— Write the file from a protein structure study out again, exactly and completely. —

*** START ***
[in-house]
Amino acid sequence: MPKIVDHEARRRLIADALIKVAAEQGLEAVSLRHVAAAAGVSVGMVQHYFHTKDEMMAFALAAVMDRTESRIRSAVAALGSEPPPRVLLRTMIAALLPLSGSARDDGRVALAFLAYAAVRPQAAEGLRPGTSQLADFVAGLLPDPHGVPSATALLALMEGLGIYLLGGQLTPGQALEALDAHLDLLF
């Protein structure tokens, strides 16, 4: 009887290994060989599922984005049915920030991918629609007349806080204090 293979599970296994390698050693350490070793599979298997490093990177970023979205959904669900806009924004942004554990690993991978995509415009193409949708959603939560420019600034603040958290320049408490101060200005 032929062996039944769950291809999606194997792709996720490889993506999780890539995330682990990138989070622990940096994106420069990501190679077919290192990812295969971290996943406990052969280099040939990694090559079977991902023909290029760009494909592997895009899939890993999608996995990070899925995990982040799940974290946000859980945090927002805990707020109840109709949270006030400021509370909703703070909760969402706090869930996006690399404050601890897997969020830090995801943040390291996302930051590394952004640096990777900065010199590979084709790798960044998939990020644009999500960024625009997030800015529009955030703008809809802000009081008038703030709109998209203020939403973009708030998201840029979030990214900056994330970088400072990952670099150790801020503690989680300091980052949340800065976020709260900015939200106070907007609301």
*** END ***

[in-house]
Amino acid sequence: MPKIVDHEARRRLIADALIKVAAEQGLEAVSLRHVAAAAGVSVGMVQHYFHTKDEMMAFALAAVMDRTESRIRSAVAALGSEPPPRVLLRTMIAALLPLSGSARDDGRVALAFLAYAAVRPQAAEGLRPGTSQLADFVAGLLPDPHGVPSATALLALMEGLGIYLLGGQLTPGQALEALDAHLDLLF
């Protein structure tokens, strides 16, 4: 009887290994060989599922984005049915920030991918629609007349806080204090 293979599970296994390698050693350490070793599979298997490093990177970023979205959904669900806009924004942004554990690993991978995509415009193409949708959603939560420019600034603040958290320049408490101060200005 032929062996039944769950291809999606194997792709996720490889993506999780890539995330682990990138989070622990940096994106420069990501190679077919290192990812295969971290996943406990052969280099040939990694090559079977991902023909290029760009494909592997895009899939890993999608996995990070899925995990982040799940974290946000859980945090927002805990707020109840109709949270006030400021509370909703703070909760969402706090869930996006690399404050601890897997969020830090995801943040390291996302930051590394952004640096990777900065010199590979084709790798960044998939990020644009999500960024625009997030800015529009955030703008809809802000009081008038703030709109998209203020939403973009708030998201840029979030990214900056994330970088400072990952670099150790801020503690989680300091980052949340800065976020709260900015939200106070907007609301």